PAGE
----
Broken heart cardiomyopathy is also called Takotsubo syndrome because of the peculiar shape of the heart following its development. It is also called apical ballooning syndrome for the same reason. It is an uncommon cause of myocardial infarct-like symptoms, and is now recognized to be the cause of acute coronary syndrome-like symptoms in at least 5% of women who present a ‘heart attack’.
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Most patients present with acute chest pain and difficulty with breathing following physical or emotional stress. While physical stressors were reported in a higher percentage (37.8%) of patients, emotional stress also accounted for more than a quarter of such cases. Complications such as cardiogenic shock and ventricular fibrillation may occur but are relatively rare in this condition.
Can a broken heart really break your heart?
Takotsubo cardiomyopathy is characterized by certain features which typically develop after emotional or physical stress:
- Significant chest pain
- Shortness of breath
- Changes on the electrocardiogram such as ST segment elevation (over 80%) and pathological Q-waves
- Brief but typically small elevations in cardiac biomarkers such as troponin-MB and BNP
- No angiographic features of coronary vessel obstruction
- Abnormal movement of the left ventricle wall on echocardiography
Women are almost always the victims, with 90% of cases occurring in those who are post-menopausal.
The preponderance of this condition in elderly females points to the loss of the cardioprotective effect of estrogen on the female heart following menopause. This protection is especially relevant with regards to the action of catecholamines during acute and chronic stress.
The elevated levels of chemicals known to be raised in acute ischemic or hemorrhagic stroke associated with cardiac failure suggest that the same mechanism operates in all these cases. Patients with neurologic or psychiatric illnesses are found to be at a higher risk of developing stress-induced cardiomyopathy at a younger age.
Pathophysiology and prognosis
The prognosis for this condition is usually excellent, with almost every patient recovering fully within a few weeks or even days. No residual left ventricular dysfunction is observed, supporting the notion of myocardial stunning in this syndrome, as also happens following a stroke due to acute subarachnoid hemorrhage.
This is hypothesized to be due to the incredibly high circulating catecholamine levels to which the myocardium is exposed in this condition, several logs as high as that found in acute coronary syndrome. The elevated levels of catecholamine hormones are exacerbated by the loss of estrogen activity in most patients. The changes reverse as the epinephrine level drops to normal in the post-stress period.
Various theories have been put forward to explain this condition, such as the hormone surge, myocardial stunning, ischemia-reperfusion theories causing transient coronary obstruction, microvascular disease and coronary artery spasm. The benign outcome does not imply a non-serious condition, because Takotsubo syndrome is associated with acute cardiac failure and a steep drop in the left ventricular end-diastolic pressure, even greater than that seen in a typical acute coronary syndrome.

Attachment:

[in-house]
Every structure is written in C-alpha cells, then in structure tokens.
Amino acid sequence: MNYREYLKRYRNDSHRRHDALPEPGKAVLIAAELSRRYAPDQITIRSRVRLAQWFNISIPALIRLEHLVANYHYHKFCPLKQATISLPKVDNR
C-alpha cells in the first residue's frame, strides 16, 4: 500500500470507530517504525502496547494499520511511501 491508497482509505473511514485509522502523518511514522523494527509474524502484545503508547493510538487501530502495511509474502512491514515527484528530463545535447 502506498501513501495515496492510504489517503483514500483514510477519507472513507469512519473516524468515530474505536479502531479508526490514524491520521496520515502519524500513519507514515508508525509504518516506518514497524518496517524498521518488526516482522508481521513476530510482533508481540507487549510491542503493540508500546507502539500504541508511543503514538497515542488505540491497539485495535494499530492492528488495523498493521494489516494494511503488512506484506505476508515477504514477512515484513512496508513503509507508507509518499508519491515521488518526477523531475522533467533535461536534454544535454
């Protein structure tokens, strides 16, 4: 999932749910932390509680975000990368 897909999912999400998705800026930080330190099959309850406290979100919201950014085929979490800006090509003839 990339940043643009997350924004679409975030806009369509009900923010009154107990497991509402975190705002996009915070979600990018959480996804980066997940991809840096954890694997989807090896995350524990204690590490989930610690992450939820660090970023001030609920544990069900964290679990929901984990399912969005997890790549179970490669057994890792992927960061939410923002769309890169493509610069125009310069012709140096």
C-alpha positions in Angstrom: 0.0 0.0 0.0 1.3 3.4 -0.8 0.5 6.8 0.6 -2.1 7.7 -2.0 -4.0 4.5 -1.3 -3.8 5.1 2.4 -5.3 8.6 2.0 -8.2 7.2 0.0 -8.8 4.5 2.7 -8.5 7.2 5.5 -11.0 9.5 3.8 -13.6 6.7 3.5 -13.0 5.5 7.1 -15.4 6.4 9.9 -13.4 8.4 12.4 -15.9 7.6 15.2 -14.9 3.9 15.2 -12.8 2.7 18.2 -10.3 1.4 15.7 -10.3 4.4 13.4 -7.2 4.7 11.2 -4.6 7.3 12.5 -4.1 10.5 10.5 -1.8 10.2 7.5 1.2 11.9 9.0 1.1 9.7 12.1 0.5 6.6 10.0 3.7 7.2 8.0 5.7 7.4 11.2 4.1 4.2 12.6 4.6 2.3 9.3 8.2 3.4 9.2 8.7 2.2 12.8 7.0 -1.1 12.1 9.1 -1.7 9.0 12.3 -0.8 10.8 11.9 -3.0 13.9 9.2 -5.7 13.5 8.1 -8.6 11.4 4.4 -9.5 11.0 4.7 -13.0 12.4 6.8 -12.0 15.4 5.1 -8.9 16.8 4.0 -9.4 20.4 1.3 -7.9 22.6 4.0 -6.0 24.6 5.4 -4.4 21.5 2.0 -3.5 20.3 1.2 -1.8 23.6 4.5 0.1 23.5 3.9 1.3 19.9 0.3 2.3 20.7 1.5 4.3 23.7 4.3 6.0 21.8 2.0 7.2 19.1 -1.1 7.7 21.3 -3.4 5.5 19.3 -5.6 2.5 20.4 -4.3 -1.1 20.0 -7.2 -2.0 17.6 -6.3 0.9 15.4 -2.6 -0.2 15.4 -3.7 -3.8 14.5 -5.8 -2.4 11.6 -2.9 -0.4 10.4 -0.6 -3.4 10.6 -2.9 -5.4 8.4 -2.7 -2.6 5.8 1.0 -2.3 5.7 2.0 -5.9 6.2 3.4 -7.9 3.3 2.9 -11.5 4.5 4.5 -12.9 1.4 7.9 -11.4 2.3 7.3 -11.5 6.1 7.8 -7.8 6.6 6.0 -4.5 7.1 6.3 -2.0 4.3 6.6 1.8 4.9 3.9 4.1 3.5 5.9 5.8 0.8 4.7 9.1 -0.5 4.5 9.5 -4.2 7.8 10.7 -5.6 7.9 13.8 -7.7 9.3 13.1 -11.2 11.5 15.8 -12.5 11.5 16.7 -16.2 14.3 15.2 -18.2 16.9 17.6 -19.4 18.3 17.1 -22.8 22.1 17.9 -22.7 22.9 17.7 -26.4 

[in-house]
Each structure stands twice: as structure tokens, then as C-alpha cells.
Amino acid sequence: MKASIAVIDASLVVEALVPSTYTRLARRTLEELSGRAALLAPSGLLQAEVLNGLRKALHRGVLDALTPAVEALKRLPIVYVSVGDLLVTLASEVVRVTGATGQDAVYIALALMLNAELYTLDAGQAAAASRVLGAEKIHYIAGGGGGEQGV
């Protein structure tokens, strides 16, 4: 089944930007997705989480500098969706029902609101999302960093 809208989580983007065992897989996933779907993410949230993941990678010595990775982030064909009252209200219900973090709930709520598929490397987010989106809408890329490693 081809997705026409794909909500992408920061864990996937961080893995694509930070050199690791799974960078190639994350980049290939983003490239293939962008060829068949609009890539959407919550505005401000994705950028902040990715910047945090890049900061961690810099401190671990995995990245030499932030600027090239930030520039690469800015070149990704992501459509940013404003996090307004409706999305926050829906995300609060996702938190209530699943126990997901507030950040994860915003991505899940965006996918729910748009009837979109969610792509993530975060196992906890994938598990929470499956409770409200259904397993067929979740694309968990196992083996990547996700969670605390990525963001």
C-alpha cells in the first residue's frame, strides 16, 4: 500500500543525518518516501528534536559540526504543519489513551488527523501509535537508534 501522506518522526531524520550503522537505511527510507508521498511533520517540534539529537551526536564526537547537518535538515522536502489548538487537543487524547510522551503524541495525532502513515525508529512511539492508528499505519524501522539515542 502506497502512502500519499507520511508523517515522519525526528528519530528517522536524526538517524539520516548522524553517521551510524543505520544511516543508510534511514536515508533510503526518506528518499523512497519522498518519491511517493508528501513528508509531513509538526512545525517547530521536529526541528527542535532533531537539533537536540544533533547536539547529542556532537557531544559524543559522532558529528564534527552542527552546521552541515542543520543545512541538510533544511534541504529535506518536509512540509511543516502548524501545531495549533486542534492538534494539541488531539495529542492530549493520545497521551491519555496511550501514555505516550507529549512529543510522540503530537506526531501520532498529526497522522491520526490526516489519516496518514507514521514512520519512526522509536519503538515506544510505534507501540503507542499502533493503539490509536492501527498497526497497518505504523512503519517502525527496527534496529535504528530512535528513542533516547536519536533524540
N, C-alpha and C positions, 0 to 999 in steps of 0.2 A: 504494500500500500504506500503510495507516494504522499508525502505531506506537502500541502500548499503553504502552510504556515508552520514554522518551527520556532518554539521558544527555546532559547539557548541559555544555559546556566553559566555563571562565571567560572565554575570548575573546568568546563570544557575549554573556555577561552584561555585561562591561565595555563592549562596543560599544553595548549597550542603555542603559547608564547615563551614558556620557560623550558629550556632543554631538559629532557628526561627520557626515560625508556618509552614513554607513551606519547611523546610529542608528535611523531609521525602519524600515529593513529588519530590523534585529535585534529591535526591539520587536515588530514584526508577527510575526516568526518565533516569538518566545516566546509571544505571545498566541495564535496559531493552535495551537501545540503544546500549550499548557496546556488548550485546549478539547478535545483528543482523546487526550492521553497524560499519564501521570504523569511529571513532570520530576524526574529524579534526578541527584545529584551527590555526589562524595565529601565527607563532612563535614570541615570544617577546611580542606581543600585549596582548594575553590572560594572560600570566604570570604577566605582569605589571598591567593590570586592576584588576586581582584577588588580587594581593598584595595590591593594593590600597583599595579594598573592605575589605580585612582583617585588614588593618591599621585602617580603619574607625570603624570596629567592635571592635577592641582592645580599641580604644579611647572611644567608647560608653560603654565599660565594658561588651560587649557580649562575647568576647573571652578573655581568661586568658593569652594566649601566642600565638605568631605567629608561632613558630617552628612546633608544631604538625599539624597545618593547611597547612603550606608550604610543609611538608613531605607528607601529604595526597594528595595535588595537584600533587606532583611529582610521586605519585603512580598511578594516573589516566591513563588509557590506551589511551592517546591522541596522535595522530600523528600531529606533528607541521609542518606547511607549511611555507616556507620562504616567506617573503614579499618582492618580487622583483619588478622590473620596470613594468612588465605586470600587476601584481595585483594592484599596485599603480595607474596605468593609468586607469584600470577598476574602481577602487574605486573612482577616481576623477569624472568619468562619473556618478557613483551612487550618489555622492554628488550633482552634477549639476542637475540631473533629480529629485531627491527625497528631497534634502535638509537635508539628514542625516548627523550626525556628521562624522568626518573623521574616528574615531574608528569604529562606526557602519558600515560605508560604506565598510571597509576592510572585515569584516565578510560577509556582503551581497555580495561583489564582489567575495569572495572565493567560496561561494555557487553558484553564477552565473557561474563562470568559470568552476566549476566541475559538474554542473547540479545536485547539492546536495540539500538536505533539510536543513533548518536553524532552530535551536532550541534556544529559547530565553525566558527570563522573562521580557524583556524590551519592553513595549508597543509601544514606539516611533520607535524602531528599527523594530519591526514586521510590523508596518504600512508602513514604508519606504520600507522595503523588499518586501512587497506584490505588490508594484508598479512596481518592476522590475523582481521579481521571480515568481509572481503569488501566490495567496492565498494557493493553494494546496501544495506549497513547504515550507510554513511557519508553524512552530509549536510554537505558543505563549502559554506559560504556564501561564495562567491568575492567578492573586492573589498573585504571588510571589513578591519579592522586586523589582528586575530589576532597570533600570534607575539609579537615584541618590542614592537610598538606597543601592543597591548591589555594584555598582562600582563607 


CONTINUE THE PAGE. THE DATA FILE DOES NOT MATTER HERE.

Complications may occur in about 20% of patients, especially in younger patients who give a history of physical stress before its onset, and with acute mental or neurologic dysfunction. Thus, intensive supportive care is necessary during the acute phase to ensure complete recovery. The mortality is just above 1%, and recurrence is rare, well below 5%.
Despite the presentation with cardiac-like symptoms and ST elevation, cardiac biomarkers are found to be only somewhat higher than normal in 86% of patients.
The blood flow through the coronaries is always preserved and there is no obstructive lesion or blockage of blood flow. The left ventricle is observed to be pumping poorly, with the apex often showing a ballooned appearance due to apical dysmotility. Basal ventricular function preservation is always observed. This results in the typical appearance of the left ventricle at end-systole which has given the condition its name – a large left ventricular apex which constricts above to resemble a bulbous pot with a short tapering neck and a flared opening. This is the shape of the Japanese octopus pot trap which is called tako-tsubo.
However, inverted Takotsubo syndrome is now being reported in which the base of the heart becomes akinetic or hypokinetic, and the apex is hypercontractileThe mean ejection fraction is much reduced. This, coupled with the increased contraction of the ventricular base, can cause the left ventricular outflow tract to be blocked. Another common finding was the unusually high serum level of norepinephrine in three of every four patients with this condition
In conclusion, Takotsubo cardiomyopathy is a rare form of cardiomyopathy due to myocardial stunning produced by the acute elevation of serum catecholamines. These act on an otherwise healthy coronary circulation to produce apical left ventricular dysfunction, with preserved basal contractility.
It also leads to the characteristic shape of the heart, with chest pain resembling that found in acute coronary syndrome, ST segment elevation, and a small elevation of cardiac biomarkers which fails to reflect the levels normally found in a myocardial infarction.